On October 29, 1929, also known as Black Tuesday, the United States fell into the worst economic period of the twentieth century when the American stock market crashed. Due to the Great Depression, banks failed, the nation’s money supply diminished, companies went bankrupt causing them to fire their workers in flocks. President Herbert Hoover urged patience and self reliance and claimed that it was not the government’s job to try and resolve the issue. Thus, 1932 was  the blackest year of the Great Depression with one-fourth of the work force unemployed. Once Franklin D. Roosevelt became the nation’s thirty-second president, he acted swiftly to try and stabilize the economy and provide jobs and relief to those suffering. As it turns out, Roosevelt actually created more problems for the government in his attempt to help and by creating the New Deal. Although, not in the beginning. At first, when Lewis Douglas was chosen as the Director of the Bureau of Budget, the nation was contempt with his plans. Douglas was an advocate of balanced budgets and limited government expenditures.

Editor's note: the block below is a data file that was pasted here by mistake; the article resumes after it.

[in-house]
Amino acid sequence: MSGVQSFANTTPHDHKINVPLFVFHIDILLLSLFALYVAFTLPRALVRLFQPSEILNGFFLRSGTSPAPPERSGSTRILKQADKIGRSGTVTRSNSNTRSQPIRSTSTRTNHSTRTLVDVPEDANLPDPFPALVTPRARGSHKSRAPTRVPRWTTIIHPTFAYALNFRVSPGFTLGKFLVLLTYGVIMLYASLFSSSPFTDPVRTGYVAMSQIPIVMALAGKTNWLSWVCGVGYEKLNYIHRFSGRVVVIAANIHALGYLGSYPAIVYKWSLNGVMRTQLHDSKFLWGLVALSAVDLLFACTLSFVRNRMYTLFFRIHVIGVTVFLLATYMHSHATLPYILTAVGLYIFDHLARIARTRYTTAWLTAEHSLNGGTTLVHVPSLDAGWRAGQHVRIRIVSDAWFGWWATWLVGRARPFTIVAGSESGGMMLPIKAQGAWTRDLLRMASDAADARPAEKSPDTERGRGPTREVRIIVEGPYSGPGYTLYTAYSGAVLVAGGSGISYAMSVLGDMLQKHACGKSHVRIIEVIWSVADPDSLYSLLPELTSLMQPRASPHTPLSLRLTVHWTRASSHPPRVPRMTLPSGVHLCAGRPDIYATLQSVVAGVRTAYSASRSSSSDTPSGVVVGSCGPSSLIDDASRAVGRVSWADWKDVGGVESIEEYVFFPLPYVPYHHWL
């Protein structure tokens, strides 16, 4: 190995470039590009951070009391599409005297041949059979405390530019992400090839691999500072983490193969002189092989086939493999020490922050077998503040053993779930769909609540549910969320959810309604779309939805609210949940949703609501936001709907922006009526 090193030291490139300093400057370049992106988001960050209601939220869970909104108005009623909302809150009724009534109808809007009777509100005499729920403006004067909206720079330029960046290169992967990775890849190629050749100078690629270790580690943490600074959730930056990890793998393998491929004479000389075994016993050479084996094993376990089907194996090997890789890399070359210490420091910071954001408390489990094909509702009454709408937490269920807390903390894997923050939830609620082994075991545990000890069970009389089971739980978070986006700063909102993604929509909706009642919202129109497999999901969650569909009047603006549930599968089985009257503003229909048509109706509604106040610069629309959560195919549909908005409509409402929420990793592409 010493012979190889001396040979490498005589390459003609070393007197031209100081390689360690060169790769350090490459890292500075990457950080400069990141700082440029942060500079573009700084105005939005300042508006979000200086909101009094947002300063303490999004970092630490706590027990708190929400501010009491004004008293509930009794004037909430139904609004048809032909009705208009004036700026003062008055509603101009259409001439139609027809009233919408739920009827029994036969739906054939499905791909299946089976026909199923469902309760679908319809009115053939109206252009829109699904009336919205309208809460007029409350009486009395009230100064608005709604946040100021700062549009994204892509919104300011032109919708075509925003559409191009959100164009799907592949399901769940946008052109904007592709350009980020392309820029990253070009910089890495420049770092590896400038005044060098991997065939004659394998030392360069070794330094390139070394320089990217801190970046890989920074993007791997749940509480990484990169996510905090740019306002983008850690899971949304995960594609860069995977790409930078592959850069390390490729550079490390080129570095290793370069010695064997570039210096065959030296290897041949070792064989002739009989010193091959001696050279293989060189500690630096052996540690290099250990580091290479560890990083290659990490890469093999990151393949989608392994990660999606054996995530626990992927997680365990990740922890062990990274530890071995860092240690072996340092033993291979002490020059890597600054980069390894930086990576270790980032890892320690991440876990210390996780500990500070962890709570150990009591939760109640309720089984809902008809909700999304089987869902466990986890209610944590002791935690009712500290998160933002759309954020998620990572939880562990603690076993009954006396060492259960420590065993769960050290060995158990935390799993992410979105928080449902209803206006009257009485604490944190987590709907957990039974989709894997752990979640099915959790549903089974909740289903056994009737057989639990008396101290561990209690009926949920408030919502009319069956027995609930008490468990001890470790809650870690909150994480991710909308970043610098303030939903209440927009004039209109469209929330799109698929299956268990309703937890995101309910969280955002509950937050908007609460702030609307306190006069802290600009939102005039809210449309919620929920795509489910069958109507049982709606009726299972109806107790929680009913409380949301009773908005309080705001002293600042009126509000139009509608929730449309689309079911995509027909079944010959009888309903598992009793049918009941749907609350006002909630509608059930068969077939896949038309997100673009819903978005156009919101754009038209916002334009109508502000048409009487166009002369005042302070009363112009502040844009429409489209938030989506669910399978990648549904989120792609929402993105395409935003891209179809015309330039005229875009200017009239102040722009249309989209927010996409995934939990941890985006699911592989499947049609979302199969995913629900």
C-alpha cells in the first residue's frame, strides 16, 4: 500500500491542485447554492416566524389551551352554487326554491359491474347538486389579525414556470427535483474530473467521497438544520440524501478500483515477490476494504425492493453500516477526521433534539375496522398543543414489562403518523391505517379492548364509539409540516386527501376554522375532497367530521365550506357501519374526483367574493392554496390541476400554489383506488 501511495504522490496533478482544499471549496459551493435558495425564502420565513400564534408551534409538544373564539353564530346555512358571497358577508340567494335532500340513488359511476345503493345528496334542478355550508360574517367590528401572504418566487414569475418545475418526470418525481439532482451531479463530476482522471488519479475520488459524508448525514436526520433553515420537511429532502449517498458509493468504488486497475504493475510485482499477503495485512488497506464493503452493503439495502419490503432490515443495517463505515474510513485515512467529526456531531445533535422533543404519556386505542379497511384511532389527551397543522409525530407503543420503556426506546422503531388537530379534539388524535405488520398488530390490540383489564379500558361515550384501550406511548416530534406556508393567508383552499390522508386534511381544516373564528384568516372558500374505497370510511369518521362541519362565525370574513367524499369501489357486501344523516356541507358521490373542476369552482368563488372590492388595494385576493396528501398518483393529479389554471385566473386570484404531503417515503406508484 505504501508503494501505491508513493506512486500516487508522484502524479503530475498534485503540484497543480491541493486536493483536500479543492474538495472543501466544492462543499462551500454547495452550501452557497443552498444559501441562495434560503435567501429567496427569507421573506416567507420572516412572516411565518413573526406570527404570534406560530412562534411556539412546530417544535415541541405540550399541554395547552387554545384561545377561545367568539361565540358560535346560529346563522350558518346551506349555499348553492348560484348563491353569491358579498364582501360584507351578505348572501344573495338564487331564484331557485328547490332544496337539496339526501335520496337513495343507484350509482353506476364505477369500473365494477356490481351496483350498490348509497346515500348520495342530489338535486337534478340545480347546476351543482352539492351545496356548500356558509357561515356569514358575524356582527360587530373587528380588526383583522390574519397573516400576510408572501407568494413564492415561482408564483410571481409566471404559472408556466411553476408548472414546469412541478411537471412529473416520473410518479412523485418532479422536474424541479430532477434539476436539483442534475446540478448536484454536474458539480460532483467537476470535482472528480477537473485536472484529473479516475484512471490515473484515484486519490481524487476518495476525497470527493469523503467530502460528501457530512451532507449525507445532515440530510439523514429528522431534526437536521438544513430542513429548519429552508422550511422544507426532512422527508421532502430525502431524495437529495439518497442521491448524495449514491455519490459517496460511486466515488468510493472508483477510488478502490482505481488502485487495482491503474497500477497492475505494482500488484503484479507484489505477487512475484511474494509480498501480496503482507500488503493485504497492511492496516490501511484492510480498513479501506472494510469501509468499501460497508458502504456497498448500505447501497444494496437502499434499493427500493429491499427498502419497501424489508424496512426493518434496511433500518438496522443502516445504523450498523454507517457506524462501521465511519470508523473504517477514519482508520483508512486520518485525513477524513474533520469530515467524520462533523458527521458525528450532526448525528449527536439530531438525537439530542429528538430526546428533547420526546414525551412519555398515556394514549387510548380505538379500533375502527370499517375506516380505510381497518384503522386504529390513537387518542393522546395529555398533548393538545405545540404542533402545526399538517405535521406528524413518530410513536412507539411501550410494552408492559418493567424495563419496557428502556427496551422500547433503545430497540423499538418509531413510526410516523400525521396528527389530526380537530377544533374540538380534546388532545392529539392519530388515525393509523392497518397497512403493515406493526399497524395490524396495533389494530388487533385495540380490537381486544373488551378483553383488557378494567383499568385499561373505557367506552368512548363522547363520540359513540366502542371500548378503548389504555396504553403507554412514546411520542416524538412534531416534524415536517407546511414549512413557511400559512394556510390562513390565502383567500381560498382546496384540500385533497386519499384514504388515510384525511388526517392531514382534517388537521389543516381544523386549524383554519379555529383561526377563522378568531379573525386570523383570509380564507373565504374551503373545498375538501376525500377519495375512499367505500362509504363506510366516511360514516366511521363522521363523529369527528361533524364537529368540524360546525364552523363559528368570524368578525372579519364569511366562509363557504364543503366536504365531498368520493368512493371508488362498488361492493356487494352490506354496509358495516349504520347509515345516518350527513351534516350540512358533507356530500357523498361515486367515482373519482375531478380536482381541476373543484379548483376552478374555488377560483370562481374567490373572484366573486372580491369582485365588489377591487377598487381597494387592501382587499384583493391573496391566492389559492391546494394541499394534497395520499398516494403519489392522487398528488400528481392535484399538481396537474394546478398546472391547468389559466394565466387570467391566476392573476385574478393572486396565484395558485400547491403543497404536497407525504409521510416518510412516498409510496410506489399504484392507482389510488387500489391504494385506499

The $2,600,000,000 Budget editorial that is paired with the cartoon voices Lewis Douglas’ plan for the nation. He set a goal of two billion six hundred million dollars for normal annual expenditure by the government. This plan cuts off twenty-five percent in the figure for the fiscal year. The article also mentions how the budget director would have to deal with Congress. Since Douglas’ budget was undoubtedly astray from the normal budget, congress decided to proceed with caution as far as permitting this plan. In contrast, the article articulates that the nation’s taxpayers would love Douglas, for the budget required drastic reductions in pension programs and also economy in all offices. The budget director would not be popular in Washington, but would be worshipped by the tax-bearing citizens.